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Bruce Robison, Troy Jones, Rodney Clawson perform the hits

Nashville Convention Center, Nashville, March 5, 2008

Reviewed by Jessica Phillips

Nashville's Country Radio Seminar (CRS) gives radio programmers a chance to hear the songs they could be playing within the next 12 months, hobnob with the format's top stars, and discuss the current condition of country radio

While this event regularly features performances by Nashville's most popular acts, the event's program planners have increasingly highlighted the men and women behind the famous songs.

That enabled radio programmers and industry professionals to hear top song crafters Bruce Robinson, Troy Jones, and Rodney Clawson crank out some of country music's hottest tunes.

With little more than some acoustic guitars and modest sound equipment, the venue resembled an intimate evening at the Bluebird or the Mercy Lounge in Nashville than one of the usually raucous CRS performance lineups.

Clawson began with "Sweet Southern Comfort," the hit for one-time Nashville Star winner Buddy Jewell. Robison chimed in with "Angry All the Time," giving it a more introspective and moody feel than Tim McGraw's version. Jones performed his version of "Shade," recorded by Joe Nichols, and the current Kenny Chesney/George Strait smash, "Shiftwork," which seemed especially crafted for Chesney.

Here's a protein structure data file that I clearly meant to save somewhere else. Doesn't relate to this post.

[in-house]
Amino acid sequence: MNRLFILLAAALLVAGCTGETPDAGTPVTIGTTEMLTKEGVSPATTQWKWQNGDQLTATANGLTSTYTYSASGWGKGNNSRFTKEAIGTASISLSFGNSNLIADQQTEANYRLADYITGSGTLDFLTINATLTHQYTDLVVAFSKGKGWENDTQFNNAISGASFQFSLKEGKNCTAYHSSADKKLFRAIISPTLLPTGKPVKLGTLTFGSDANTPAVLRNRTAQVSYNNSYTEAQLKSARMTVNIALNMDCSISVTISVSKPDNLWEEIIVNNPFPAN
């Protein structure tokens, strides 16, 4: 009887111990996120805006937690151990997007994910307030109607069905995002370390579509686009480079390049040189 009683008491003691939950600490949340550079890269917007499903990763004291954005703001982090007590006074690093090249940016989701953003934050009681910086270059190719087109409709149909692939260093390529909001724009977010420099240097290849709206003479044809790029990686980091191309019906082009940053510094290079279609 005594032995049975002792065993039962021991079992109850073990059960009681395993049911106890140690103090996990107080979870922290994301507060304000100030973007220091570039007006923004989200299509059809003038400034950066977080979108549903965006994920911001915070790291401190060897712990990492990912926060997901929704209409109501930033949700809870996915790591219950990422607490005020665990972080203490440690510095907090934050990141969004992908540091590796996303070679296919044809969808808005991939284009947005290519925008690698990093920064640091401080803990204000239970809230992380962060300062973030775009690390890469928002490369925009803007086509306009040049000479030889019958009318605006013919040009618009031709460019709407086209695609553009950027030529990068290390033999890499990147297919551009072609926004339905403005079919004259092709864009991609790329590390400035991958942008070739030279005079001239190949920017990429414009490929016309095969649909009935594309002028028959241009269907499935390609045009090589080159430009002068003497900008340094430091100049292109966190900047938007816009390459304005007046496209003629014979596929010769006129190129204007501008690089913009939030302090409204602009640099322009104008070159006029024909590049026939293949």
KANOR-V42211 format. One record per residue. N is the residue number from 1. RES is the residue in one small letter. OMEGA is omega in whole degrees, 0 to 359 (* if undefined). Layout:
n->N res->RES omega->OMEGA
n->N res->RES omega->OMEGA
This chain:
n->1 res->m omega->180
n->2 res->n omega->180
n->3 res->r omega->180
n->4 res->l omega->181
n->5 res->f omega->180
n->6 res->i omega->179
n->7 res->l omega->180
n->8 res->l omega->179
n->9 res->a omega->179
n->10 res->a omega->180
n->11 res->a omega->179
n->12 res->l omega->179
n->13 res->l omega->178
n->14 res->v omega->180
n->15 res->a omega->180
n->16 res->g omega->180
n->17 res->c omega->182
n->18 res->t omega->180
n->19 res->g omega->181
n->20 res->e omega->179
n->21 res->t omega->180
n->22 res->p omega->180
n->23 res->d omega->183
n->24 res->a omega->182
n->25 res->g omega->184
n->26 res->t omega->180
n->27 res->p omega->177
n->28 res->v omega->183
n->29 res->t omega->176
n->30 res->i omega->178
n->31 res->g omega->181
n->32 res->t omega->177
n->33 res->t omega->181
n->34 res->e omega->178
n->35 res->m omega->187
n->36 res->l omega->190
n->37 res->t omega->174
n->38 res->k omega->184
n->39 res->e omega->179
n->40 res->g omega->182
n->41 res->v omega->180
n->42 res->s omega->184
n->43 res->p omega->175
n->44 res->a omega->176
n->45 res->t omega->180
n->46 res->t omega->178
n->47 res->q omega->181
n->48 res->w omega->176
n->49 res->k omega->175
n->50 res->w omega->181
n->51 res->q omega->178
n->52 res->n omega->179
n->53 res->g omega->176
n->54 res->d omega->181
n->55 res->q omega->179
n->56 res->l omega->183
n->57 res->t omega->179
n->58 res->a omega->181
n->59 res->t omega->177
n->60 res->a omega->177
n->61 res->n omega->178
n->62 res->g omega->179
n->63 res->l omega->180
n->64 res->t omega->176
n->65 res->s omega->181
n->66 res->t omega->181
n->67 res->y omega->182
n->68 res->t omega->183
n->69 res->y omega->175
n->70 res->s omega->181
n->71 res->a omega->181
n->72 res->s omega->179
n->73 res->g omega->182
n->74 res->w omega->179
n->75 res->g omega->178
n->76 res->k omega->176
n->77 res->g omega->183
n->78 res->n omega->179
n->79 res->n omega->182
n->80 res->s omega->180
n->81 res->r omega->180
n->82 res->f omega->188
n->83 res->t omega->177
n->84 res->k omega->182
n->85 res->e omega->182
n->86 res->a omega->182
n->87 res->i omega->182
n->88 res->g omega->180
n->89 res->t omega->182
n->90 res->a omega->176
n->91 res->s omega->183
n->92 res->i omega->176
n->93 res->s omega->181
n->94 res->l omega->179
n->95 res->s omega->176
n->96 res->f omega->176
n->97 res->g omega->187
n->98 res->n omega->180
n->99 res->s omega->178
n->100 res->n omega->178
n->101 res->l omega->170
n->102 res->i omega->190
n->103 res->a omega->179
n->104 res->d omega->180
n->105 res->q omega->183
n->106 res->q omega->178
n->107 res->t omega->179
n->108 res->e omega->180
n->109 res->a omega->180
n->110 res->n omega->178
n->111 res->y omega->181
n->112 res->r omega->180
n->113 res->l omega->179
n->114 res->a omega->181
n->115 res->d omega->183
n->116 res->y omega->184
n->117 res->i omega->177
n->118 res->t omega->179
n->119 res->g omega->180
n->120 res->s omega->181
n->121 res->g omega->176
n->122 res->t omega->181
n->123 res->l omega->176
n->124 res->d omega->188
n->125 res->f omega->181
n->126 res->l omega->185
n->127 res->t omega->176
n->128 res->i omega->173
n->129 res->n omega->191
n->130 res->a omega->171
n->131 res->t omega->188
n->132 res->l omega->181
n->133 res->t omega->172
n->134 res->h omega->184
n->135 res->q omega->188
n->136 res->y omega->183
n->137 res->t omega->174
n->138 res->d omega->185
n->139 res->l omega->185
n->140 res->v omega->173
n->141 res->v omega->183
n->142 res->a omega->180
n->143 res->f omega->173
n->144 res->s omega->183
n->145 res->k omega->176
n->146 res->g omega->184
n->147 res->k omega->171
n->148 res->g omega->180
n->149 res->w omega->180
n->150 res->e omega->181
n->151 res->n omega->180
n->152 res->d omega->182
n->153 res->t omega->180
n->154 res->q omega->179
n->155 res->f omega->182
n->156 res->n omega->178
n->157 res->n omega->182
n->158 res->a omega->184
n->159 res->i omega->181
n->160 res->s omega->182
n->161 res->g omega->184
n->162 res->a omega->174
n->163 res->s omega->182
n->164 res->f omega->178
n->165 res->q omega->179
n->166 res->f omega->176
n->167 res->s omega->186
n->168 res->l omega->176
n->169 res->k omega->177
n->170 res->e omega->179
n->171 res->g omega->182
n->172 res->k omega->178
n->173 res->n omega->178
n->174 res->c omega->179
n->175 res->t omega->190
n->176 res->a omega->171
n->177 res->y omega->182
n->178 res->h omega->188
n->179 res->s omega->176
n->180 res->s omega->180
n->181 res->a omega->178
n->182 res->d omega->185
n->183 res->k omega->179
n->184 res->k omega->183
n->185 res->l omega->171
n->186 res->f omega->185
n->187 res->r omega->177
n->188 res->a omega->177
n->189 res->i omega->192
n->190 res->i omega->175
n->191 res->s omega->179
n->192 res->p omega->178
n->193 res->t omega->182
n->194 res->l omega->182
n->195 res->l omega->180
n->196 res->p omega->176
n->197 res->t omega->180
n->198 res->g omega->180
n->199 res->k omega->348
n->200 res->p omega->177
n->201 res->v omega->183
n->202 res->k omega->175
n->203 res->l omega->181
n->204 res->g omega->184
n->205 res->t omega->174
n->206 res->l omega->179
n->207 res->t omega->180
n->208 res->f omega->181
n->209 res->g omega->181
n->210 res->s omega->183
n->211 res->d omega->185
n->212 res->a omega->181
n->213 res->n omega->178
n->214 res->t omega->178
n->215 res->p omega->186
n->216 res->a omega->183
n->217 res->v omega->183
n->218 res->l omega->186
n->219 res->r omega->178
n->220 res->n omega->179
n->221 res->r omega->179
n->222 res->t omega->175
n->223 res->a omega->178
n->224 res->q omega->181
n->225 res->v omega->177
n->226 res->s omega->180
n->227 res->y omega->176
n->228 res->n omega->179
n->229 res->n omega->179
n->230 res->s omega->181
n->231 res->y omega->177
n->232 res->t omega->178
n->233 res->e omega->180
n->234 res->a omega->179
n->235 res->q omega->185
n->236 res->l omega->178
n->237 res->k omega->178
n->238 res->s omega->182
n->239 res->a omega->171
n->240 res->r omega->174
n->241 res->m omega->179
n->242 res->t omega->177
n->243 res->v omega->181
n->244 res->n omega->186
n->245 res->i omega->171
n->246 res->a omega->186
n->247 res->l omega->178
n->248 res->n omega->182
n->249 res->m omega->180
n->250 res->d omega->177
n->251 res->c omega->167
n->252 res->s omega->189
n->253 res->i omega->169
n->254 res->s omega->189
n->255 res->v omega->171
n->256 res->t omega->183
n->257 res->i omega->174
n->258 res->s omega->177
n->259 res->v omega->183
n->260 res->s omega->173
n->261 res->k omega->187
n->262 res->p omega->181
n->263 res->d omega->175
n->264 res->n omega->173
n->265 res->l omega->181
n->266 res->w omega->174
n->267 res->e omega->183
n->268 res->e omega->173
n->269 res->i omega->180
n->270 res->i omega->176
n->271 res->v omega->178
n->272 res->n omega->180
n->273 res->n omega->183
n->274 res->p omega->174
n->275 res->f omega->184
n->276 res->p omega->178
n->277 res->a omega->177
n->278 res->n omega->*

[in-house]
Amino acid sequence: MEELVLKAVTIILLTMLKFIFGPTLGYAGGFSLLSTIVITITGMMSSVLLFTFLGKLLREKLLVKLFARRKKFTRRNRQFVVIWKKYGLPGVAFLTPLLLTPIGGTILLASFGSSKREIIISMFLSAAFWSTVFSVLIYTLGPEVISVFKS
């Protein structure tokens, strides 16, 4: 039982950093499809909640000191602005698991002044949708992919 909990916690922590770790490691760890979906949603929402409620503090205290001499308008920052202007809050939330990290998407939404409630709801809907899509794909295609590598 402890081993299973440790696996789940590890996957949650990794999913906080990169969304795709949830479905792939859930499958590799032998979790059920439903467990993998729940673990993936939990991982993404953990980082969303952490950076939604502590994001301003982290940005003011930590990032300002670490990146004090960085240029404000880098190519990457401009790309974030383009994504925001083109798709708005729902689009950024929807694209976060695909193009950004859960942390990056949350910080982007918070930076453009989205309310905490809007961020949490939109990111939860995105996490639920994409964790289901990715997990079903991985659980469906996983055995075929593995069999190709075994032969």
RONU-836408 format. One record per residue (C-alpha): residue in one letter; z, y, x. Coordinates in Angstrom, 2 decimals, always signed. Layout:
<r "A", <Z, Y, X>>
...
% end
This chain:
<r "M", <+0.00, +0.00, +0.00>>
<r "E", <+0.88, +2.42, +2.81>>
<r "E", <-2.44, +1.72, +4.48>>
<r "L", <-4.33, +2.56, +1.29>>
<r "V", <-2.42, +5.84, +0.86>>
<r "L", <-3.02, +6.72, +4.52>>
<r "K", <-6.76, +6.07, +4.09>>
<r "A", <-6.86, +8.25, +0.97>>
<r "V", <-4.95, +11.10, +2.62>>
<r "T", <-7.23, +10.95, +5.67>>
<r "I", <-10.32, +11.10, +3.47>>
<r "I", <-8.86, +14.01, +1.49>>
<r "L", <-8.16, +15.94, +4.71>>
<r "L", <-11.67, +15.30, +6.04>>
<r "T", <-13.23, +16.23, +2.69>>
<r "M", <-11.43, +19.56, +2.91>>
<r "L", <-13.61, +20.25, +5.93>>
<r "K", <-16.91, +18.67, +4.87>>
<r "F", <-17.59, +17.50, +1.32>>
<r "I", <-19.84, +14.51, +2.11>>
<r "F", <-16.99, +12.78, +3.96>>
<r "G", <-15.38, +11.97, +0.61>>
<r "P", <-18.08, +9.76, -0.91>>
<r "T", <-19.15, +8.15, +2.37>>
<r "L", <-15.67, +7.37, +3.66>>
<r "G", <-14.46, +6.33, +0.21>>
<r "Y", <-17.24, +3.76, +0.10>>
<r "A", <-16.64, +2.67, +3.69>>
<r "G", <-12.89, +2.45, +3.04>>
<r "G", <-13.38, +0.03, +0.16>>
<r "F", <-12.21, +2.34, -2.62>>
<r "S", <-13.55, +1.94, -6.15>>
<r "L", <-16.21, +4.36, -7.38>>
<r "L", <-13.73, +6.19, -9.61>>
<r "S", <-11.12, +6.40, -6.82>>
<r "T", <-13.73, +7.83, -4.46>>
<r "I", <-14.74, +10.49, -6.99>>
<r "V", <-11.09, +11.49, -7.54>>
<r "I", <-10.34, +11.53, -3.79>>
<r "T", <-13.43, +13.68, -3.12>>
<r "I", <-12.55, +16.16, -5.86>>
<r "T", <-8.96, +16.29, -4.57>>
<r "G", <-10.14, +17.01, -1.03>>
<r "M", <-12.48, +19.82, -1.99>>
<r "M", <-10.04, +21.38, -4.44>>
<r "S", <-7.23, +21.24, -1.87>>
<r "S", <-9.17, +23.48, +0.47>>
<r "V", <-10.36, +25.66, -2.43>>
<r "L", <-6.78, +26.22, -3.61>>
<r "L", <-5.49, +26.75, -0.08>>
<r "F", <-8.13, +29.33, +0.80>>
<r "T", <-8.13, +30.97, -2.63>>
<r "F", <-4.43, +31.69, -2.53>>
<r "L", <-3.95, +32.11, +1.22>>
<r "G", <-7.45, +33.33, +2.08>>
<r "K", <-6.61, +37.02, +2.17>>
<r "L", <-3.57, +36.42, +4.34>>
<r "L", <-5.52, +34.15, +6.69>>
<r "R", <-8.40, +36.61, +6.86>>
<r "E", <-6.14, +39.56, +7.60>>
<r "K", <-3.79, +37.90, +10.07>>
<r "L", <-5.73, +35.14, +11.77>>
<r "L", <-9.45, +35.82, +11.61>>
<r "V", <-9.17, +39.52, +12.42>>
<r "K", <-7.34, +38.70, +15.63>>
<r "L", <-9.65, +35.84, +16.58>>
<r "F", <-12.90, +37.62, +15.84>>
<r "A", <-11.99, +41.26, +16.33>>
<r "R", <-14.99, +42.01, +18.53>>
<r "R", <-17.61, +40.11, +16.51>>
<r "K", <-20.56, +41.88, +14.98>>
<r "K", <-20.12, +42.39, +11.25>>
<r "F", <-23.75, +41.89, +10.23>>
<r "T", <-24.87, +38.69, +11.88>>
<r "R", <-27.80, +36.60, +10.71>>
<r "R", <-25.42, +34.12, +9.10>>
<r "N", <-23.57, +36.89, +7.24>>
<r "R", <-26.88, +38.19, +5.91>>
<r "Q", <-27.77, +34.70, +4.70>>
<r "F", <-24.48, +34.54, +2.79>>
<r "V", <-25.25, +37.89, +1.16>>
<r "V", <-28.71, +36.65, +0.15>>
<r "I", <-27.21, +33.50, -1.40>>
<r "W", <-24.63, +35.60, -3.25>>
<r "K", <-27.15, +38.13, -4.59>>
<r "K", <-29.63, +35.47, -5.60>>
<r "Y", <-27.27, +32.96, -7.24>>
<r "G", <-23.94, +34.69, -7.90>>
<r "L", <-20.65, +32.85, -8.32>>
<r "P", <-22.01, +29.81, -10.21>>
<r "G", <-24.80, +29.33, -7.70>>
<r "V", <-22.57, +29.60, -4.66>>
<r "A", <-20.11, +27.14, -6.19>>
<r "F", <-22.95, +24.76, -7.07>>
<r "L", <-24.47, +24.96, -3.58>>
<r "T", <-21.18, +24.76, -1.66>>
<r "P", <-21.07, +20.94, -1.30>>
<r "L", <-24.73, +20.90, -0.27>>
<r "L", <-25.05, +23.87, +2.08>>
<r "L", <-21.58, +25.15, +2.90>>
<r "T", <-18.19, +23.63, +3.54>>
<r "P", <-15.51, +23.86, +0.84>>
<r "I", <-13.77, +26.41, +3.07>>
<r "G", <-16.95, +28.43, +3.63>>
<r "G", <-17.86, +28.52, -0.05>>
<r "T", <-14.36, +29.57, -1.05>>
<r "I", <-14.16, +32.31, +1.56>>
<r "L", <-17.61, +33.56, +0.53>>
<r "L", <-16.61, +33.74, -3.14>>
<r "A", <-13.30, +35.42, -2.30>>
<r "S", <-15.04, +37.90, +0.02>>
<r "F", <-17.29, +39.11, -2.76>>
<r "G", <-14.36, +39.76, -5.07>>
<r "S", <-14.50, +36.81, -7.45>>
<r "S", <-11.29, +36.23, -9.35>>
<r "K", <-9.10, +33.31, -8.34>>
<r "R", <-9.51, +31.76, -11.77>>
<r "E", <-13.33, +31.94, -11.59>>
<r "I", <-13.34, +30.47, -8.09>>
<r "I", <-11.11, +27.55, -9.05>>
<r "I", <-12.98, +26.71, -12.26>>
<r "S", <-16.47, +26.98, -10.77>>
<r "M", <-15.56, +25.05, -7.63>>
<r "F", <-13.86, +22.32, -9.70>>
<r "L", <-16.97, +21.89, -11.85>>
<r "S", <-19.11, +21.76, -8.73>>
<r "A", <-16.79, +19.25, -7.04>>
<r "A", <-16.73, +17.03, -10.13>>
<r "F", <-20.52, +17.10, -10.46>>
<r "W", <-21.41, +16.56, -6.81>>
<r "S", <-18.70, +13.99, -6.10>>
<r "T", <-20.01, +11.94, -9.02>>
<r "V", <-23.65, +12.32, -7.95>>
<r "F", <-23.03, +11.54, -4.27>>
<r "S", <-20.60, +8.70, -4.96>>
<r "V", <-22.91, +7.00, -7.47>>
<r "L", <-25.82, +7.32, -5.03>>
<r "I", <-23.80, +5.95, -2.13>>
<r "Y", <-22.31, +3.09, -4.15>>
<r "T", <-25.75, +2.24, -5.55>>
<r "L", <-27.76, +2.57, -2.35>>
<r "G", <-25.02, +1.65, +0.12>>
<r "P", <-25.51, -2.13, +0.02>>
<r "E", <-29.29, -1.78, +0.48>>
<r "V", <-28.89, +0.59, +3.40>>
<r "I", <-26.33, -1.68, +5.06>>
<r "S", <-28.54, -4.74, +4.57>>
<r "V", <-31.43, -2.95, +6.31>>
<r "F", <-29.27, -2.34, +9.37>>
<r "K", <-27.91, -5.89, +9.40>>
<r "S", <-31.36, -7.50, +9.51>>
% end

Robison looked every inch the brooding artist-songwriter, preferring to play newer songs than his more famous cuts. His take on George Strait's "Wrapped" had a soulful, pop flair, thanks to his plucky guitar rhythms and grainy vocals. His muted performance of "Travelin' Soldier," a hit for the Dixie Chicks, was beautiful and poignant, bringing the murmur of the industry crowd to a near silence.

Clawson, arguably the best vocalist of the night, turned in solid runs of his Jason Aldeen hits, "Amarillo Sky," and "Why." However, it was his rocking turn on "Johnny Cash," that proved a highlight of the evening. One ear marker of a great song is that it still sounds tight, even when stripped of any extra instrumentation. "Cash" had plenty of groove and attitude to keep the CRS attendees singing along.

As all of the songs were backed only by an acoustic guitar and occasional harmony, they sounded much more subdued and relaxed than their polished radio counterparts. With little patter between songs, it is clear that these guys are more comfortable with a pen and paper than a microphone. Overall, the actual performances may not have been so memorable, but the songs sure were.

©Country Standard Time • Jeffrey B. Remz, editor & publisher •
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